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Group G: Give the Nod to High-Scoring Romanians

By Alex Johnson
Wednesday, June 3, 1998

Romania | England | Colombia | Tunisia

Romania is on a roll. It turned in the single strongest qualifying performance of any of the 32 teams in the finals, winning nine of 10 games and drawing the other, scoring 37 goals and conceding three. Gheorghe Hagi, 32, is one of the players of the decade, and this tournament represents his last shot at a major title. The Romanians believe they can improve on their quarterfinal showing in 1994, but a murderous path through the second and third rounds could throw them up against Argentina and then the Netherlands, Germany or Yugoslavia.

For sheer flair, the Romanians are difficult to beat. Hagi, scorer of one of the great World Cup goals in Romania's 3-1 victory over Colombia four years ago, frequently has been compared with Diego Maradona, and Marius Lacatus has rediscovered his scoring touch since his return to Steaua Bucharest. Gheorghe Popescu, Dan Petrescu, Dorinel Munteanu, Ilie Dumitrescu, Viorel Moldovan and Adrian Ilie are typical of the stylish player coach Anghel Iordanescu prefers, and a new generation of younger players has produced national team players capable of sending 1994 stalwarts like Miodrag Belodedici, Florin Raducioiu and Ionut Lupescu into international retirement. One of them, midfielder Denis Serban, 22, will draw a lot of attention from opponents and European scouts.

If anything, Romania suffered from its rampage through qualifying. It was a weak group, and the team never was tested. There's no way to know if it has overcome its severely disappointing showing in the 1996 European Championships, and no way to gauge whether the older stars — Hagi is 32, and Lacatus is 34 — can stand up against tough opponents for 90 minutes. And defensive stopper Daniel Prodan's absence with an injury will not be easy to overcome.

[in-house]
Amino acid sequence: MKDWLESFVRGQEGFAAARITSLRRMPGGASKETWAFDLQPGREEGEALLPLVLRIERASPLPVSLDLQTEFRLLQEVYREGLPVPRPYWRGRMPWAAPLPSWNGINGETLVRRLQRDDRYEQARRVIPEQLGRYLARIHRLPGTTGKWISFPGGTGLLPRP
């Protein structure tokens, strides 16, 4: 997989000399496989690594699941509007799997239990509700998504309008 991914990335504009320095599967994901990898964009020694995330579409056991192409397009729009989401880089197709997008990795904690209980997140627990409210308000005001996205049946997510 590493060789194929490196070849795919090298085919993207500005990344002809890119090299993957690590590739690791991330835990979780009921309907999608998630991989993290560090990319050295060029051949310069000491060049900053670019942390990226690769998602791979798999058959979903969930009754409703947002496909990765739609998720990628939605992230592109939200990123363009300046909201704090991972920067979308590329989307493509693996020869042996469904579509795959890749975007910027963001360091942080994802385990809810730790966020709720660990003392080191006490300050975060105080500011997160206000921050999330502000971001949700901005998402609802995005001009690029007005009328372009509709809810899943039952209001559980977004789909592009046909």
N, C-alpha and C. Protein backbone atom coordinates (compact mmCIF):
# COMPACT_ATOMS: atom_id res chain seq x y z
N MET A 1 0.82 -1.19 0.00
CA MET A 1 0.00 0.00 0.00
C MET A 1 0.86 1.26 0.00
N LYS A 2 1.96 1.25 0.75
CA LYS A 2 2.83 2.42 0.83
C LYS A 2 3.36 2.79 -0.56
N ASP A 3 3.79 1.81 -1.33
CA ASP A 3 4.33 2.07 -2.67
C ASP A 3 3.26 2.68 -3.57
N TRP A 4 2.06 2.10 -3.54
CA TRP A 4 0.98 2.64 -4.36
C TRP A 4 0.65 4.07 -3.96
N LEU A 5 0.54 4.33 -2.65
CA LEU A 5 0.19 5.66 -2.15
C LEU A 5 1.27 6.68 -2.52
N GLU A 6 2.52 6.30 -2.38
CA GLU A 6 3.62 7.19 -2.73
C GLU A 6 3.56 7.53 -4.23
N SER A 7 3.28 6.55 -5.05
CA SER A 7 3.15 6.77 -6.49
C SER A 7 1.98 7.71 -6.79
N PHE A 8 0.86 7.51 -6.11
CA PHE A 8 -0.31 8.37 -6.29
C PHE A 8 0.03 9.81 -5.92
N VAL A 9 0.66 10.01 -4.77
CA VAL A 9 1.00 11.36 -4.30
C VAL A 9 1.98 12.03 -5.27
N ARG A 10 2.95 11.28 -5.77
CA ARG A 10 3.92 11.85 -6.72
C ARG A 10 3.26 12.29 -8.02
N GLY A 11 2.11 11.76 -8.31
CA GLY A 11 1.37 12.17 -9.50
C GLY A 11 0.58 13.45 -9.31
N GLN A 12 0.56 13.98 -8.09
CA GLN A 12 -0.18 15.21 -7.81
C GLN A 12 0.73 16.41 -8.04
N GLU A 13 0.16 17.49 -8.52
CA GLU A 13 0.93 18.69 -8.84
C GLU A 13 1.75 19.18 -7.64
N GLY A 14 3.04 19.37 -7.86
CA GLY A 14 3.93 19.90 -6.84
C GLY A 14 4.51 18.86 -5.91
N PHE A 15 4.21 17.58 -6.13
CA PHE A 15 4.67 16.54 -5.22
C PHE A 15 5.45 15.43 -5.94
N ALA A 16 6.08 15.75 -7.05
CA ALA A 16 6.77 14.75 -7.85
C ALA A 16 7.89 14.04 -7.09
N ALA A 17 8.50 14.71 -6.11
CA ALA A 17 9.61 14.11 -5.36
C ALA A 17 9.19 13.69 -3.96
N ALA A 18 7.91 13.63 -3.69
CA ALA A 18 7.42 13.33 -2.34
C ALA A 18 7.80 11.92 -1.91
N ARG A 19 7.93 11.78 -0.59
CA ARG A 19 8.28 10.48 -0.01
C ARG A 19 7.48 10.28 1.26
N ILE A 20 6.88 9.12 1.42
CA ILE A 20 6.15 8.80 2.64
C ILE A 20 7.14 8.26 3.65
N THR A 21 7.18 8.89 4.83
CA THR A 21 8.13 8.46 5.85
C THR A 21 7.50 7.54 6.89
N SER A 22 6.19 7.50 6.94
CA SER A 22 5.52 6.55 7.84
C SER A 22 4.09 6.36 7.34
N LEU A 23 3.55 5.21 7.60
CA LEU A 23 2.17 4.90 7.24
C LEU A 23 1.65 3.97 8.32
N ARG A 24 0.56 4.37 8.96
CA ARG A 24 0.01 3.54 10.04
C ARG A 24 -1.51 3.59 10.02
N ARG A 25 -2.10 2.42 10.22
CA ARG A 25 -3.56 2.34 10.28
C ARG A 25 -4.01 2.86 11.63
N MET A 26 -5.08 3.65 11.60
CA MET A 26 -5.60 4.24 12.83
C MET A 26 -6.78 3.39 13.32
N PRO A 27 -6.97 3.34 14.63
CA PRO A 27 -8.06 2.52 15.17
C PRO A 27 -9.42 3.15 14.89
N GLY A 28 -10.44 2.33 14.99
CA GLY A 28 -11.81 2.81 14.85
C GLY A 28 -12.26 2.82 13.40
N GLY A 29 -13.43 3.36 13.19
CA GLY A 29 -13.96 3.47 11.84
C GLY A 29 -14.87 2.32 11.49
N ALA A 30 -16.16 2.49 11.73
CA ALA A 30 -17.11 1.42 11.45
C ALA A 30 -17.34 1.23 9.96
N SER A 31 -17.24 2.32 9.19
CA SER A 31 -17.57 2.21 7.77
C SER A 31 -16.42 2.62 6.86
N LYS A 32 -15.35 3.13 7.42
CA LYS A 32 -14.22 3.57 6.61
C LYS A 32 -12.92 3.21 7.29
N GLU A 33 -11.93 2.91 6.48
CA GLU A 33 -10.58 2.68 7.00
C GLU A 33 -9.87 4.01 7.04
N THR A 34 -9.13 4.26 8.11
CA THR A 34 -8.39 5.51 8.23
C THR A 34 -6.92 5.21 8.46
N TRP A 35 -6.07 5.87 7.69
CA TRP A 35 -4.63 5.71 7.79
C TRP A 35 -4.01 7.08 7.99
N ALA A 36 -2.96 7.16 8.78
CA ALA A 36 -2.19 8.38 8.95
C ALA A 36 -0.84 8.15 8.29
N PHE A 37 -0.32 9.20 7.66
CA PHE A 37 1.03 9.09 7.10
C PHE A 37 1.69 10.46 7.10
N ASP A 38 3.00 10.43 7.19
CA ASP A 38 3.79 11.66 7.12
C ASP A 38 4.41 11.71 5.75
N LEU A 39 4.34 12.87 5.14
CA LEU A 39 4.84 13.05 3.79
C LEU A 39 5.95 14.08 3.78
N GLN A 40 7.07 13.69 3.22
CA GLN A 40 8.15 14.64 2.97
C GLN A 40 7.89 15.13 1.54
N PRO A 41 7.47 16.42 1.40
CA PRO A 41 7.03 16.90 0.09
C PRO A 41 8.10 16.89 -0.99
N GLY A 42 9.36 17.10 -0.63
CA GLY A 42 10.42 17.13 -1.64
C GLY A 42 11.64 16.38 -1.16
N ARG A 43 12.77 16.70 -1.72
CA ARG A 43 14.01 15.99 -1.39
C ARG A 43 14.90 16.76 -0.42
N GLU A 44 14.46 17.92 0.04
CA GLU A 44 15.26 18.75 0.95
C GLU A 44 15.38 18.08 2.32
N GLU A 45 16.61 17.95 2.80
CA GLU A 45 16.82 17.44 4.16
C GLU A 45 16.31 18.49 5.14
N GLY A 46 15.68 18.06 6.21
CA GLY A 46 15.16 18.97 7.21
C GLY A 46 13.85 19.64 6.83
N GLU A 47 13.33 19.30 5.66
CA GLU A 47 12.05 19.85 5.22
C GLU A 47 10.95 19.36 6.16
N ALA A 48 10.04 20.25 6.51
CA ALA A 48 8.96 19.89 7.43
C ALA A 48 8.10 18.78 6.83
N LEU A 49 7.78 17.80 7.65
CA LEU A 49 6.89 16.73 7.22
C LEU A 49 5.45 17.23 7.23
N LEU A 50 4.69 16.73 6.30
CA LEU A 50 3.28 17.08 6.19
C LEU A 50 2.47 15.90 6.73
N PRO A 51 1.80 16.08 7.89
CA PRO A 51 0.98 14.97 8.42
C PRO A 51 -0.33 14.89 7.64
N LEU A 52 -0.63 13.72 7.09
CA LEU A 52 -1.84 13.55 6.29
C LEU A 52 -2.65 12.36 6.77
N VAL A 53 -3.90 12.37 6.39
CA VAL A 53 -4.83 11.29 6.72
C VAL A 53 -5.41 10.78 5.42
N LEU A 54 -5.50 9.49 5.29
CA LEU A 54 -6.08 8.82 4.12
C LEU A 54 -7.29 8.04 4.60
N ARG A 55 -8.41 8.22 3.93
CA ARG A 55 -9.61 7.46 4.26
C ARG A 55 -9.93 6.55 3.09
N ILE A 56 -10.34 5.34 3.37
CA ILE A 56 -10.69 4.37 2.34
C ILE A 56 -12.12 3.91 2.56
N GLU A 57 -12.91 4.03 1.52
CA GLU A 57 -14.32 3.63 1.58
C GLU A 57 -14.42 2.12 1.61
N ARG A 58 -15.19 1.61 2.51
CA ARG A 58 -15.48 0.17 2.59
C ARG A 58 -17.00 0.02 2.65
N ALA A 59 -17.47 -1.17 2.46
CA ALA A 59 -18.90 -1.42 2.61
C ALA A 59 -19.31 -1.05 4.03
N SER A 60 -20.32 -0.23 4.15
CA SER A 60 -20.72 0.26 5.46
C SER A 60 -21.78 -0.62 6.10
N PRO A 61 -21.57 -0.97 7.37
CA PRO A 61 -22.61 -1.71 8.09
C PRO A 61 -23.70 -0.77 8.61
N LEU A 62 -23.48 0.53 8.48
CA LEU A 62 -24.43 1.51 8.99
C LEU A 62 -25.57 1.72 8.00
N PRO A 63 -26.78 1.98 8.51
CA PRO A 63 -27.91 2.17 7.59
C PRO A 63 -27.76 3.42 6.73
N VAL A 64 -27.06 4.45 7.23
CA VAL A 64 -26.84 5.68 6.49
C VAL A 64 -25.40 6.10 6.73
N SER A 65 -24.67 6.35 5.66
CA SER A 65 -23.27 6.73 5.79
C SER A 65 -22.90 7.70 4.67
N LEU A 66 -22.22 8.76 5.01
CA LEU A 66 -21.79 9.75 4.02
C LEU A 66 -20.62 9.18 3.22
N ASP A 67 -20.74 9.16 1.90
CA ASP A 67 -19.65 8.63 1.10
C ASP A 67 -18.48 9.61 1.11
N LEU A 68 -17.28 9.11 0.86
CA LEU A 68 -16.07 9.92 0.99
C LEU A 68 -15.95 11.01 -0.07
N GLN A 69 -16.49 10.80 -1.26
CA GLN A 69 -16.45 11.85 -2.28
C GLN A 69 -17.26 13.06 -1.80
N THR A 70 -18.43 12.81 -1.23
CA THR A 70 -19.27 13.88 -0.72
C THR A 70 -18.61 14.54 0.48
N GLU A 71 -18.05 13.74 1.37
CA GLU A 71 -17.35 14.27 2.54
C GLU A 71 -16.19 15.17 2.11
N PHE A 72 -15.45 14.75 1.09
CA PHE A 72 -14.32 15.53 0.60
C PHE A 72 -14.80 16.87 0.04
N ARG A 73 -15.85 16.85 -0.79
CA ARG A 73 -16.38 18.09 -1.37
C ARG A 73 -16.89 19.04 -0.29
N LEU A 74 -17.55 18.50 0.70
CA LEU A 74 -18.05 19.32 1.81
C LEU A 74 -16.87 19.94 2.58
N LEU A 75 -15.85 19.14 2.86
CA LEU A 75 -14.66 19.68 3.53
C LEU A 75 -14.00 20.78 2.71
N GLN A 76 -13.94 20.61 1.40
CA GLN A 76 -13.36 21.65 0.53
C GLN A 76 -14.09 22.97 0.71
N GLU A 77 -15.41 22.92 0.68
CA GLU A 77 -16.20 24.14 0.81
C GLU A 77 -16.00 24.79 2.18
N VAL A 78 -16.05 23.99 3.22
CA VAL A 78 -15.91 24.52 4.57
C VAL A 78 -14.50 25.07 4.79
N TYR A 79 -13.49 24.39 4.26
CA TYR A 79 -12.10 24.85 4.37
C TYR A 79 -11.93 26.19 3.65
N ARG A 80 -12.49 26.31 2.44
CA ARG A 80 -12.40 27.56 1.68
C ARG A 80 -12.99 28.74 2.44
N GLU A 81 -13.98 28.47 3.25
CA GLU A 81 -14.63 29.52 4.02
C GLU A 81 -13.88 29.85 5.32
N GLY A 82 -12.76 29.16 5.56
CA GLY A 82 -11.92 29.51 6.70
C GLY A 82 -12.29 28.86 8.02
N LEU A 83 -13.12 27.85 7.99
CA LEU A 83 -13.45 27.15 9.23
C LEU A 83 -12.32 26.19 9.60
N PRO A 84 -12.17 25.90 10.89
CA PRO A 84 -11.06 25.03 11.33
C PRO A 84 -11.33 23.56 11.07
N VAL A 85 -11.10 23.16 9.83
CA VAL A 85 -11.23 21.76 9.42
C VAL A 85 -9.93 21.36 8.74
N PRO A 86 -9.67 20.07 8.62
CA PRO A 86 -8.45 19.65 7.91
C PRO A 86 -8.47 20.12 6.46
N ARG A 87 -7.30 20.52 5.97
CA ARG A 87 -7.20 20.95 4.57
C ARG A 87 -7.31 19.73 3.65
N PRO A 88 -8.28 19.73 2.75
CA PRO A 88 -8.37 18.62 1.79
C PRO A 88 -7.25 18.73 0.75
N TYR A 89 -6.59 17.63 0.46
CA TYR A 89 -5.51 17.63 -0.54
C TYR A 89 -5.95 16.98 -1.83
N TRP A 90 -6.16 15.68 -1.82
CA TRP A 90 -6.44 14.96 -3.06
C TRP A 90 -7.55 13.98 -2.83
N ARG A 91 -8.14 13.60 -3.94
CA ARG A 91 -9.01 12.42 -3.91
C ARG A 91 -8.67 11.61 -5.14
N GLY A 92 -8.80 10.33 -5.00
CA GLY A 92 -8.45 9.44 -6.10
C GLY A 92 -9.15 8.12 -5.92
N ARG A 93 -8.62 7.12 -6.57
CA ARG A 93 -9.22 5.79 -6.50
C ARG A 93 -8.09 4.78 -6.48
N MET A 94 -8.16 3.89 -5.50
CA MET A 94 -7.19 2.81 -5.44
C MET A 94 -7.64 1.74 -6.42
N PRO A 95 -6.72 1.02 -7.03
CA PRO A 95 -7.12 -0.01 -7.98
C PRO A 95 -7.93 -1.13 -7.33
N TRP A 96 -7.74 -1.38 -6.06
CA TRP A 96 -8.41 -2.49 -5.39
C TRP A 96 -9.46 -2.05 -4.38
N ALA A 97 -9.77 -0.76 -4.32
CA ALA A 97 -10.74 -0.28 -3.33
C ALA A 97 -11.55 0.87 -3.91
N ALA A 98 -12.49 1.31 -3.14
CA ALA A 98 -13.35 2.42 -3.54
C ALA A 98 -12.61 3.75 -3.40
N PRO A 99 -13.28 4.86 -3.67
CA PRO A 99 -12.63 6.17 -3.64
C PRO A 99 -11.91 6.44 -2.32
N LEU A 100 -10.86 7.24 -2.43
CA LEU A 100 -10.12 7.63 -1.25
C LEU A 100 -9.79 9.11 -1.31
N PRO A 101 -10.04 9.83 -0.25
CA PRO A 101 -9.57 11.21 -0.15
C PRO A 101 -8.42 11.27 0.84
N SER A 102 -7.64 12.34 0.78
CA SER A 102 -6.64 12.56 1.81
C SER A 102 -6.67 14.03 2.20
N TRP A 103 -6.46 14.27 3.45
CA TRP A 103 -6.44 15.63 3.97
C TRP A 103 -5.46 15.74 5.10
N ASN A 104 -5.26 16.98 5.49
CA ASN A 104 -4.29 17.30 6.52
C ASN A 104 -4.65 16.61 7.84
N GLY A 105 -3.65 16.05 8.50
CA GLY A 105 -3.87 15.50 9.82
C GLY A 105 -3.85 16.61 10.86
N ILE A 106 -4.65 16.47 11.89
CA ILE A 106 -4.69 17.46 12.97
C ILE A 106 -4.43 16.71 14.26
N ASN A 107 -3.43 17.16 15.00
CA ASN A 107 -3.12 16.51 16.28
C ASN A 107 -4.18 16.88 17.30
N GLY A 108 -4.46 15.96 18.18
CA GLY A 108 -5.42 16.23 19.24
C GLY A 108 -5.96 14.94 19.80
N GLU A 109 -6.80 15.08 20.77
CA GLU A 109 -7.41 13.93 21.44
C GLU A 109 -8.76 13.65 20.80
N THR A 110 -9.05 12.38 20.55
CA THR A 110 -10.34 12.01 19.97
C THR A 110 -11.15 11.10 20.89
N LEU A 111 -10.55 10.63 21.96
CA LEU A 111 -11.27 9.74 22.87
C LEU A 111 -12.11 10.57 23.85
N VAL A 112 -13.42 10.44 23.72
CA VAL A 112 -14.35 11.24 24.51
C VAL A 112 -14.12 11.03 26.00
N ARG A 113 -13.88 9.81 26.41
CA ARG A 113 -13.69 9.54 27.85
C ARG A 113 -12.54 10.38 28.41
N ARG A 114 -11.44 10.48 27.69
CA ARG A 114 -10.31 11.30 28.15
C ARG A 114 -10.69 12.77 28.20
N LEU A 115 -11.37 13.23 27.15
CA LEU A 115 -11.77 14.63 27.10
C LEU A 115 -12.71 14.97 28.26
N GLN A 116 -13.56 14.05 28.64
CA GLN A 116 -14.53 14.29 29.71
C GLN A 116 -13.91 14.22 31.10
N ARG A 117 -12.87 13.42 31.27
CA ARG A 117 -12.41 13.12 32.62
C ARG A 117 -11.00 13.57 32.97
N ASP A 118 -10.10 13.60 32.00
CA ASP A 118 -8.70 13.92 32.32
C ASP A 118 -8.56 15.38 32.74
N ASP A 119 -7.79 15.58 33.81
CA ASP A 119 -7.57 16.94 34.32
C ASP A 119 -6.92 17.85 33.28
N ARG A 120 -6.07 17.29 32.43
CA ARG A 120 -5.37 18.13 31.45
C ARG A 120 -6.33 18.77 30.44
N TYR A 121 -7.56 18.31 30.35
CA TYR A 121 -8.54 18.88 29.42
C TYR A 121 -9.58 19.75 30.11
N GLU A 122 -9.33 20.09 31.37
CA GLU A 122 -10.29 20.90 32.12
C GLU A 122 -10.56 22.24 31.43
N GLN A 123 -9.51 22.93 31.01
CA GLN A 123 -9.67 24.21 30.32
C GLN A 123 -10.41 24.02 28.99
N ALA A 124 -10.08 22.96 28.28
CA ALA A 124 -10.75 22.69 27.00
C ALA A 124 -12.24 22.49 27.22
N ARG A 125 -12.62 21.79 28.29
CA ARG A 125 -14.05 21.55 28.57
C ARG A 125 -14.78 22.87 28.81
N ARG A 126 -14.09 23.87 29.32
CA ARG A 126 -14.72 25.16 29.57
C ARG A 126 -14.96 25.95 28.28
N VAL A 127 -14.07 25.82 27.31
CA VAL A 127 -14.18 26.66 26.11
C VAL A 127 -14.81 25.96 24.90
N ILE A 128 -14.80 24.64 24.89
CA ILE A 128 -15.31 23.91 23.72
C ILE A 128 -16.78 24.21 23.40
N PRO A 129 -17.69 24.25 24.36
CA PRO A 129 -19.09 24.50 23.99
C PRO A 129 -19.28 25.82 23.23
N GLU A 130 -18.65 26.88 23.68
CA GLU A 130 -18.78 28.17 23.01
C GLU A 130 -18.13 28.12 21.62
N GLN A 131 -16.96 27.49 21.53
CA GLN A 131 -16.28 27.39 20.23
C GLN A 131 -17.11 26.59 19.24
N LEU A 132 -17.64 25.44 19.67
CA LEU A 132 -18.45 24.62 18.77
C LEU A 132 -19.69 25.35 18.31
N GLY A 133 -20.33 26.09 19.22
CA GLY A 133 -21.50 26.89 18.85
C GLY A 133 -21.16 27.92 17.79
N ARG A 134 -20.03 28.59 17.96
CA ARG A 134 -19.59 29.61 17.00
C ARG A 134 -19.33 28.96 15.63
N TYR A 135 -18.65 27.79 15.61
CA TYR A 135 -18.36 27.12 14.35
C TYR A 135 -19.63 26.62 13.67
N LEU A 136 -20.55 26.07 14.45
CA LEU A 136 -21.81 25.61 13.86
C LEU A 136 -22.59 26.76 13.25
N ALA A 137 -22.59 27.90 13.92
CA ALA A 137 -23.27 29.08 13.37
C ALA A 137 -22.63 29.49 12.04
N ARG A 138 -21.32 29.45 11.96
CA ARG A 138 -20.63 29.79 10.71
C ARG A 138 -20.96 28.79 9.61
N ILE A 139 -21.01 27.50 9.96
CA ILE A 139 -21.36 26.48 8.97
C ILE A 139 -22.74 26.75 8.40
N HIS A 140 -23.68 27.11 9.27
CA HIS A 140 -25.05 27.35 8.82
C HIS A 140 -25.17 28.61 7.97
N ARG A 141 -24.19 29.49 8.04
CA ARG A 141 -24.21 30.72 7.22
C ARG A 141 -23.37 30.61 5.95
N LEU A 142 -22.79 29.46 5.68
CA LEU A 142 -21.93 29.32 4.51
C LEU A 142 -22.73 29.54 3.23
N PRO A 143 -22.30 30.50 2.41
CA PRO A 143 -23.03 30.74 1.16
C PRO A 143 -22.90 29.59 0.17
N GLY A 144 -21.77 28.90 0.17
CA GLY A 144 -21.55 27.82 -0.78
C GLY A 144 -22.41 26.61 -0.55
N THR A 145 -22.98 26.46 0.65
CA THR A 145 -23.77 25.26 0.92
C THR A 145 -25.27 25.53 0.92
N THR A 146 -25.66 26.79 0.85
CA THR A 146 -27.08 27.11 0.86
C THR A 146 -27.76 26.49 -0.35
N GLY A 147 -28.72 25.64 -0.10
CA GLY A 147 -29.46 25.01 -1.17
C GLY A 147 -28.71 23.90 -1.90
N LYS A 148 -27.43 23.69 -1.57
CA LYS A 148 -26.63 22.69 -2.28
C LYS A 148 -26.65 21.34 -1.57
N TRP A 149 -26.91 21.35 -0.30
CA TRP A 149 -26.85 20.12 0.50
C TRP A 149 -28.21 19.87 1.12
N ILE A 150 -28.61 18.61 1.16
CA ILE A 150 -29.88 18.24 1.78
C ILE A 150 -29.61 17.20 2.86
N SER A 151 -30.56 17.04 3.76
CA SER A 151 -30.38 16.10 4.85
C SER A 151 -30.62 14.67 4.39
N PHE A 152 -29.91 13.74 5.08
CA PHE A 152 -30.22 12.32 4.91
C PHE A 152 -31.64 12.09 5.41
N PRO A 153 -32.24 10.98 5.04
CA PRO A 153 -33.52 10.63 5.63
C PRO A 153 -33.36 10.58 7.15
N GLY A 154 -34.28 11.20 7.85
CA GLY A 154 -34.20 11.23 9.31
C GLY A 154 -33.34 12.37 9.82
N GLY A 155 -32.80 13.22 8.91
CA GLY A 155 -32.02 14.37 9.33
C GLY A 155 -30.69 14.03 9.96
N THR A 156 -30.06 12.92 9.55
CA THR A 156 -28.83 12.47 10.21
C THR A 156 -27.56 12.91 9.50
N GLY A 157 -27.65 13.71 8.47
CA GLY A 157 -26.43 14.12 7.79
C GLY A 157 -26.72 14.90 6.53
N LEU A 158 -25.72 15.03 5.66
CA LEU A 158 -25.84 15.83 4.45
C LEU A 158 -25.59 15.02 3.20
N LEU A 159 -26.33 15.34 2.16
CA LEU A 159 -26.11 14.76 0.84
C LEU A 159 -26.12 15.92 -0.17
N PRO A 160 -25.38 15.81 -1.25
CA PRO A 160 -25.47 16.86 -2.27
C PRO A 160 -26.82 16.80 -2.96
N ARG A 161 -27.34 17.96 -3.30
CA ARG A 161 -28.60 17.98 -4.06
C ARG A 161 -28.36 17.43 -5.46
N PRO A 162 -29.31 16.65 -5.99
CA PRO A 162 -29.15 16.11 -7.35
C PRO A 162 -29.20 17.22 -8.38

Nor is it clear that Iordanescu, an army general and a notorious disciplinarian, still commands the respect of his older, established players. The Romanian camp is a contentious one, and Iordanescu's decisions to drop Belodedici and especially Raducioiu caused dissent. The Romanian press has taken to calling the coach "Puiu," which roughly translates as "chicken."

Still, Romania should win a tough group. And finishing first in Group G is vital; the runner-up is almost certainly consigned to a second-round match with Argentina. If that match materializes, however, it could be the game of the tournament. One of Romania's victims in 1994 was Argentina, and the Argentines are back this year as the strongest team in the field. Hagi characteristically boasts that "it cannot be ruled out that Romania will take home the trophy." The draw is crucial, and that's overly optimistic. But not by much.

World Cup champions: 1966; Fourth place: 1990

On paper, England could be the best in a tough group, which features three highly talented squads. Any of them could go deep in the tournament, but all have big question marks after them, and none more than England.

With England, those questions involve fitness and self-belief. At times since England's return to world soccer in early '90s, the national team has been gripped by almost paralyzing self-doubt. It's one thing to acknowledge that English clubs' exile from international soccer gave other nations a chance to catch up; it's another thing entirely to wallow in self-defeatism.

Perceptions of England are warped by the baying tabloids, which try to convince the world that England is the greatest team that ever played, and the quality papers, which counterbalance that excess with their own excesses of sourness and pessimism. Part of the pessimism arises from England's club performances since the return to European soccer. Before, the European Cup was the preserve of English teams; after, no English team has come close to winning it.

The players' fitness has raised questions, too. Striker Ian Wright is out of the tournament completely. Striker and captain Alan Shearer, a game breaker with few equals, missed most of the season with an injured ankle. Many in the squad are tired victims of the overlong, overstuffed English season.

And that's a shame, because England has truly fine players who deserve better than to be run ragged by a 42-game league campaign plus two long cup tournaments. David Beckham is England's next great star, good enough to have knocked Paul Gascoigne from the team entirely. Shearer, a lethal finisher, is one of the best in the world. That's also a fair assessment of goalkeeper David Seaman.